Fueling innovation in NZ with cloud training and certification
Cloud computing has become the bedrock of innovation and efficiency, and New Zealand businesses are getting in on the action. According to Gartner's 2022 CIO Survey, 44% of CIOs in NZ had allocated funding for cloud platforms.
From our own customer survey across ANZ in FY2022, we were able to identify that:
- 54% of organisations are in the process of migrating workflows to the cloud.
- 32% have already migrated core business workflows to the cloud -- an increase from FY2021.
To remain competitive and to ensure a return on the tech investment, leaders must equip themselves and their teams with the necessary knowledge and skills.
Beyond the hype
It’s been a couple of years since conversations about cloud computing became more widespread. And organisations are seeing a real impact. They are using this technology to run their operations more efficiently, better serve their customers and increase margins.
Based on data from RapidScale and Dell, compiled by Salesforce:
- 94% of Businesses reported an improvement in security after switching to cloud.
- 94% of Businesses reported ease in government compliance with cloud.
- 53% of Businesses reported revenue growth vs competitors on cloud.
Additionally, Verizon found that 77% of businesses reported that cloud technology gives them a competitive advantage.
And in terms of business continuity, CloudEndure’s Disaster Recovery Survey Report found that 20% of Cloud users claim disaster recovery in four hours or less.
Overcoming hurdles to adoption
Embracing cloud technologies offers unparalleled opportunities. To harness their full potential, companies need to invest in training and certification focused on cloud computing but also cloud security.
CCL's State of New Zealand Cloud Transformation found that the lack of expertise and concerns about security are some of the biggest challenges for organisations:
- cost or funding concerns (43%)
- lack of expertise and capability (39%)
- considerations around data sovereignty security (37%)
- incompatibility with existing technology (32%)
With the Government's Cloud First policy, public sector organisations are required to adopt public cloud services on a case-by-case basis, following risk assessments. Support is available in aspects like buying public services, negotiating contracts and ensuring sustainability.
Private sector organisations, on the other hand, can work with cloud vendors on a suitable arrangement based on where the company is in its cloud journey, its size, industry and geographic location.
Building team expertise
While DIY cloud training is always an option, tapping into the expertise of authorised cloud training providers reduces risks and shortens the time it takes to see ROI. With a partner, organisations can create certification programs that are customisable, scalable and measurable. Consultants can come in to understand your requirements. From there, they can:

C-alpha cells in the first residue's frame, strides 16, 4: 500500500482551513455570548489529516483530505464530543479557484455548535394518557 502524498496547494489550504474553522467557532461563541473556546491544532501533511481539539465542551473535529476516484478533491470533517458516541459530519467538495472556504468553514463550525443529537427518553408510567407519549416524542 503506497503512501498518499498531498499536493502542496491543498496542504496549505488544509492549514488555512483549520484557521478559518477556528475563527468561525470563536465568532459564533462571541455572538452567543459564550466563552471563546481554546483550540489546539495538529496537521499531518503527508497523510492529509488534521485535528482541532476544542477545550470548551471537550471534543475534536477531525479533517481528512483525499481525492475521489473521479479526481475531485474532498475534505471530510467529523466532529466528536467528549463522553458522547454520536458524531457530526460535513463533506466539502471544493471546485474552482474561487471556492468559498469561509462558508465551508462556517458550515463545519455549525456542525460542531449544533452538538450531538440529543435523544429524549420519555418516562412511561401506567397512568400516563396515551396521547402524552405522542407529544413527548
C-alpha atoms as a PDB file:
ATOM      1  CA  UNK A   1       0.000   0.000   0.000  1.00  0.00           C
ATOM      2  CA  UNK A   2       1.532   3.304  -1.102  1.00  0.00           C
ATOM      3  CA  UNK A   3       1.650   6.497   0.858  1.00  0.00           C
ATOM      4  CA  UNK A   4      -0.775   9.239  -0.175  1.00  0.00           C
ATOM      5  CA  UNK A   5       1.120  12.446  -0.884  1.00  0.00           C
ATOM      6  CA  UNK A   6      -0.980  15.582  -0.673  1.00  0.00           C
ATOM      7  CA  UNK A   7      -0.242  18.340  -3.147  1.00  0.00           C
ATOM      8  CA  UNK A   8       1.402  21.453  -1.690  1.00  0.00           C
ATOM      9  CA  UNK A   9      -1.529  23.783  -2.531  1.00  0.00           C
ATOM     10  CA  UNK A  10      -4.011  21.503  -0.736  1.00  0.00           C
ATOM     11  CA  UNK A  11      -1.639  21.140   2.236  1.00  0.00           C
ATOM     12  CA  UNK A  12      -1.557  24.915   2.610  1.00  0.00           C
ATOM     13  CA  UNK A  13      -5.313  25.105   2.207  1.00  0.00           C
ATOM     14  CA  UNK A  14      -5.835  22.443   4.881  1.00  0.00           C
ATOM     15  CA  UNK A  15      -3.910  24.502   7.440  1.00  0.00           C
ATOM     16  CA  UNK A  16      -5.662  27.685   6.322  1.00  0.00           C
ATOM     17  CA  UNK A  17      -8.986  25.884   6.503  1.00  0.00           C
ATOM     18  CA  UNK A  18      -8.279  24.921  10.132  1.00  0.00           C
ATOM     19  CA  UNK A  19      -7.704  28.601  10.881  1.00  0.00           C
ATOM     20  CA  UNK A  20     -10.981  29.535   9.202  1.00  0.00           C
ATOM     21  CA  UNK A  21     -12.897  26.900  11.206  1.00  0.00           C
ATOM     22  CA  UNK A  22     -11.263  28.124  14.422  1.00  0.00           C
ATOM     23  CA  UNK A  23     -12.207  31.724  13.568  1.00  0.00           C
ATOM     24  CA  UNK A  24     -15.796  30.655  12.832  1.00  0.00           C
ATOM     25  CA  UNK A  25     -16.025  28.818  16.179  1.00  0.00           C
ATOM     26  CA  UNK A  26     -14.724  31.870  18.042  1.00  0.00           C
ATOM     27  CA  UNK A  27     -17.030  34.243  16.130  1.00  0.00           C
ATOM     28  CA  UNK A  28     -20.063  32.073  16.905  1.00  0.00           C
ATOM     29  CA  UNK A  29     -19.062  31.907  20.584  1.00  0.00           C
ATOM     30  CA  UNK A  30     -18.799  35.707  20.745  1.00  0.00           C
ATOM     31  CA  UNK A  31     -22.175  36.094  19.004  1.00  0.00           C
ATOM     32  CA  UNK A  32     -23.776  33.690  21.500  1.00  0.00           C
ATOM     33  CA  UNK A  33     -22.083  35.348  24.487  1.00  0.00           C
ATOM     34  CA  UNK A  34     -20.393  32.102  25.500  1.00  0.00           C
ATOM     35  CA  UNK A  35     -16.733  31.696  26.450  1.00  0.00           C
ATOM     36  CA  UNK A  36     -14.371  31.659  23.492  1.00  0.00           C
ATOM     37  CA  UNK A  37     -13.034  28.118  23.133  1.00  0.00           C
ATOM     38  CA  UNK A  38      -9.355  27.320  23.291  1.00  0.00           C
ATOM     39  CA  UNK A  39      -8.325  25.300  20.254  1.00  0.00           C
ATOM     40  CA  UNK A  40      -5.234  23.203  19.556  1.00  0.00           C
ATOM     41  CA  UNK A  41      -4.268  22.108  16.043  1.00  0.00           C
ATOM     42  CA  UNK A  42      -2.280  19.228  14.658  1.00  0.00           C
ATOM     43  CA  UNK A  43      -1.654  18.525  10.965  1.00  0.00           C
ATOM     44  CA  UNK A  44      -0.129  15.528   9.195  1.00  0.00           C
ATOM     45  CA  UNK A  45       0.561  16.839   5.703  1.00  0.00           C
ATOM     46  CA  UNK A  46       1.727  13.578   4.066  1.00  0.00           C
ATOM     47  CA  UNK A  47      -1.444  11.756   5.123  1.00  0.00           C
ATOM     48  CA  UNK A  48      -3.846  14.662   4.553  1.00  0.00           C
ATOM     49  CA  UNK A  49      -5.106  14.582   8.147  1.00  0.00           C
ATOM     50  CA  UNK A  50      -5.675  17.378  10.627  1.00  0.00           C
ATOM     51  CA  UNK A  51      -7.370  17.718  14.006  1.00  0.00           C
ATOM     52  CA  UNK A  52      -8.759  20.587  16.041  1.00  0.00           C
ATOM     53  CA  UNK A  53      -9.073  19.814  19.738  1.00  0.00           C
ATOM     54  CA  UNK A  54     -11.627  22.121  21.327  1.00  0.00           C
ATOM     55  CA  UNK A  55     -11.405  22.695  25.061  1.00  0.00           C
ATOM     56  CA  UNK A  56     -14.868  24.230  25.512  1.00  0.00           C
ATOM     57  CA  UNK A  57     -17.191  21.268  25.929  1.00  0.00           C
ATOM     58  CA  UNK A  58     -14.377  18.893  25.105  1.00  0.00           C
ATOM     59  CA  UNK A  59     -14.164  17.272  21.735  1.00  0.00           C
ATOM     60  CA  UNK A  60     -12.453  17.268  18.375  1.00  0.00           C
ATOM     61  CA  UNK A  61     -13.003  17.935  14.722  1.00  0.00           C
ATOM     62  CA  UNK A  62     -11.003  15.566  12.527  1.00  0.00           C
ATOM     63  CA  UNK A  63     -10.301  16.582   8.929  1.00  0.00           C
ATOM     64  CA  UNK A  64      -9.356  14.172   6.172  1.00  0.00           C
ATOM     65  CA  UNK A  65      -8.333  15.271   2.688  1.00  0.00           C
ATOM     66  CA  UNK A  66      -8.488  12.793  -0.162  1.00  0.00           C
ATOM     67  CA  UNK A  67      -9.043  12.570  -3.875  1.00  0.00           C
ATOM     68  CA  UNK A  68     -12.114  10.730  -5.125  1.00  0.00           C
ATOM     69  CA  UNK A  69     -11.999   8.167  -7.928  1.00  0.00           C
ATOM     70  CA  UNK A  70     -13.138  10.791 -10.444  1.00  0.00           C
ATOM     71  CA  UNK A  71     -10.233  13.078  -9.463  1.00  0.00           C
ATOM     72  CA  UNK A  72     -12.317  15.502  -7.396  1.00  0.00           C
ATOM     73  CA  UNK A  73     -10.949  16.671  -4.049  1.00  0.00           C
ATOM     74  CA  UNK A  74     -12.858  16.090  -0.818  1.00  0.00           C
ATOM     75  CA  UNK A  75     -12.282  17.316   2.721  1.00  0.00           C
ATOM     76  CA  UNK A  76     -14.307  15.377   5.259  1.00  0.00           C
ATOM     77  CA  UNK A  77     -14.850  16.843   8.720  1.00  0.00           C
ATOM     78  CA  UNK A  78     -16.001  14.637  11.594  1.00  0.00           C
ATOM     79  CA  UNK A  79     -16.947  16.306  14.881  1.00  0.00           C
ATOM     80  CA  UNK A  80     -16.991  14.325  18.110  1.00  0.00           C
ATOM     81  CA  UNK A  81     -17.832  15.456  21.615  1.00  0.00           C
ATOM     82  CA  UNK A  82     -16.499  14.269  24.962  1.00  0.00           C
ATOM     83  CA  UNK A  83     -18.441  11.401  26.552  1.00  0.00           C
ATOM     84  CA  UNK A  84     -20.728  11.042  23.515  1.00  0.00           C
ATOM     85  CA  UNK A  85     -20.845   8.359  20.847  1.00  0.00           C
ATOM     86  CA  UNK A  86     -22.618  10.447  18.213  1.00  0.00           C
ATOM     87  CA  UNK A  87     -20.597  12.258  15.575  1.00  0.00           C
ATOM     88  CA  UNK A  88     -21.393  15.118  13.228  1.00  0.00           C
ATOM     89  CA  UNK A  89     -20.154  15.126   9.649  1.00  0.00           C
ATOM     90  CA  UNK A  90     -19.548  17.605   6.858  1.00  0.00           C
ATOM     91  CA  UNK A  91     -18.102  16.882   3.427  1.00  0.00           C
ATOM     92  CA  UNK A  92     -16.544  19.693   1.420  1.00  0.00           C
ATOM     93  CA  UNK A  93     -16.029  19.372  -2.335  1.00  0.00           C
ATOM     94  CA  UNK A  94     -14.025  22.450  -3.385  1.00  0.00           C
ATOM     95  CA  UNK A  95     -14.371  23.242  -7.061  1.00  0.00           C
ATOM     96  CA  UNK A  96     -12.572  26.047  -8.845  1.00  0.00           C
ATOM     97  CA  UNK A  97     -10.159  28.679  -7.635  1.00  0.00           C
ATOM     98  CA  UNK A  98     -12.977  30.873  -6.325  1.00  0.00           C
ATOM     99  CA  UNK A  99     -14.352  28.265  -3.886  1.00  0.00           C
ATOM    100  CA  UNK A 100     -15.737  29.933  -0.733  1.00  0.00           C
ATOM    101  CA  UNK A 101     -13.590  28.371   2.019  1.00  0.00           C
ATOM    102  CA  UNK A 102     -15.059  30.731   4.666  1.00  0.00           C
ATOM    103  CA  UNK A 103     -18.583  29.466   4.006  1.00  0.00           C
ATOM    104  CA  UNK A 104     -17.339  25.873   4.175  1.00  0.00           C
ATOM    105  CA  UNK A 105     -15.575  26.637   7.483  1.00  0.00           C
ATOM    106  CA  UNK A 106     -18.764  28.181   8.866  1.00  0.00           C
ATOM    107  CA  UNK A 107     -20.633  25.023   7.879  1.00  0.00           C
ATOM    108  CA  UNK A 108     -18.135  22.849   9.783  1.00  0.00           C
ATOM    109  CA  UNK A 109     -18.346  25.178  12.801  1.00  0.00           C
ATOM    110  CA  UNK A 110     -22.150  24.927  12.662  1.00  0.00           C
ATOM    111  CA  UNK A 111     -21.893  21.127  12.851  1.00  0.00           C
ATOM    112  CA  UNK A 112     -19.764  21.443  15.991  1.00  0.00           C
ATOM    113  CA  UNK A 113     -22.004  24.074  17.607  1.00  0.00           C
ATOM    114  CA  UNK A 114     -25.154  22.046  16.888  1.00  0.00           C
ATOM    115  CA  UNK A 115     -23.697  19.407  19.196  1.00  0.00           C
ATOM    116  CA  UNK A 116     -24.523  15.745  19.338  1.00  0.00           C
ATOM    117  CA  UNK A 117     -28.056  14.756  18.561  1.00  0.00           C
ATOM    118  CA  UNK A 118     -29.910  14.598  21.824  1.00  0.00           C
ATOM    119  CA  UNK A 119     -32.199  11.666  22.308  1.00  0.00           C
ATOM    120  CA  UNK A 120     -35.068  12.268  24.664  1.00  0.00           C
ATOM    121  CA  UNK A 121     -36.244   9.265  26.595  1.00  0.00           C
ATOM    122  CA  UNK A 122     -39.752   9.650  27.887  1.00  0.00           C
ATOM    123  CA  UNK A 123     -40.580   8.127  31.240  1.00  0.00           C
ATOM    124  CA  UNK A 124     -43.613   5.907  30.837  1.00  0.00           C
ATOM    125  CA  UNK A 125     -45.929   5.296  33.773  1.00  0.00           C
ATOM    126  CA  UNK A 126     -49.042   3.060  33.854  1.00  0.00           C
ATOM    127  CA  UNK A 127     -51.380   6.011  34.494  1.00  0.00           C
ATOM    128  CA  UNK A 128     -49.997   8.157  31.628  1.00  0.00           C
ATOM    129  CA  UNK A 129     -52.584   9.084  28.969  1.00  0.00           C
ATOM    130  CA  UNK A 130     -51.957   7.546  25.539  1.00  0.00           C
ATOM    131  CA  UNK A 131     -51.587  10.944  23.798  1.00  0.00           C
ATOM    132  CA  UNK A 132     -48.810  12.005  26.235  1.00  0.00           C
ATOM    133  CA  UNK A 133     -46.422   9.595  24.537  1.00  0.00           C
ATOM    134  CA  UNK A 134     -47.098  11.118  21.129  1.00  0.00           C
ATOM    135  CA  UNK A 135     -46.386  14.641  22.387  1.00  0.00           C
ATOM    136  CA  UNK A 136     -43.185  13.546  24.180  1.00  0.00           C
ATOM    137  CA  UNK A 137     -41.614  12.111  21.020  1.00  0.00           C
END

- Quickly create on-target initiatives
- Tailor existing programs to suit your needs
- Map out learning pathways to support career development
- Deliver learning across cities and regions
But beyond helping to gain skills, these programs supply a blueprint for creating change for the better. By encouraging employees to undergo training and certification, companies can ensure their teams can design, deploy and manage cutting-edge cloud solutions. This, in turn, fosters a culture of innovation where teams can experiment, iterate, and develop solutions that drive business growth.
Fortifying cloud security
Unpatched software is one of the main ways in which security is compromised. Keeping in-house software up to date is a constant challenge. Cloud providers regularly and routinely install patches for their clients, reducing their vulnerability.
In line with this, a key aspect of building cloud skills is cloud security training and certification to prepare teams to monitor and manage cloud environments against threats.
The number of information security risks associated with cloud computing needs to be carefully considered. The risks can include:
- Data privacy and the sensitivity of data stored or processed.
- Availability of data and business functionality.
- Unauthorised access to company data.
- Distributed denial of service attacks (DDOS) - as more services move to the cloud, cloud providers become a bigger target for DDOS attacks.
- Insecure interfaces and APIS – cloud vendors provide APIS for customers to manage the cloud service. These can have vulnerabilities.
- Lack of visibility and control – when organisations move their resources to the cloud, they lose visibility and relinquish some control over some aspects of IT management and data security.
- Vendor lock-in - when companies rely heavily on public and hybrid cloud platforms, they are forced to continue with a specific third-party vendor to retain operational capability.
Connecting new and existing technologies
New Zealand businesses often grapple with the challenge of optimising their existing IT infrastructure for maximum efficiency. Another aspect of cloud training and certification programs should focus on virtualisation. Virtualisation skills help address this challenge head-on. They equip staff with the knowledge to streamline operations, improve resource allocation and ensure that new technologies work well with what the company currently has.
Within our team, we have seen a significant upswing in individuals pursuing cloud certifications for roles and titles like Certified Cloud Security Professional, Cloud Technology Associate, Professional Cloud Administrator, Professional Cloud Developer, Professional Cloud Service Manager and Professional Cloud Solutions Architect.
By investing in cloud training and certification and aspects that branch into security and virtualisation, New Zealand businesses can create a workforce that is not only proficient but also forward-thinking.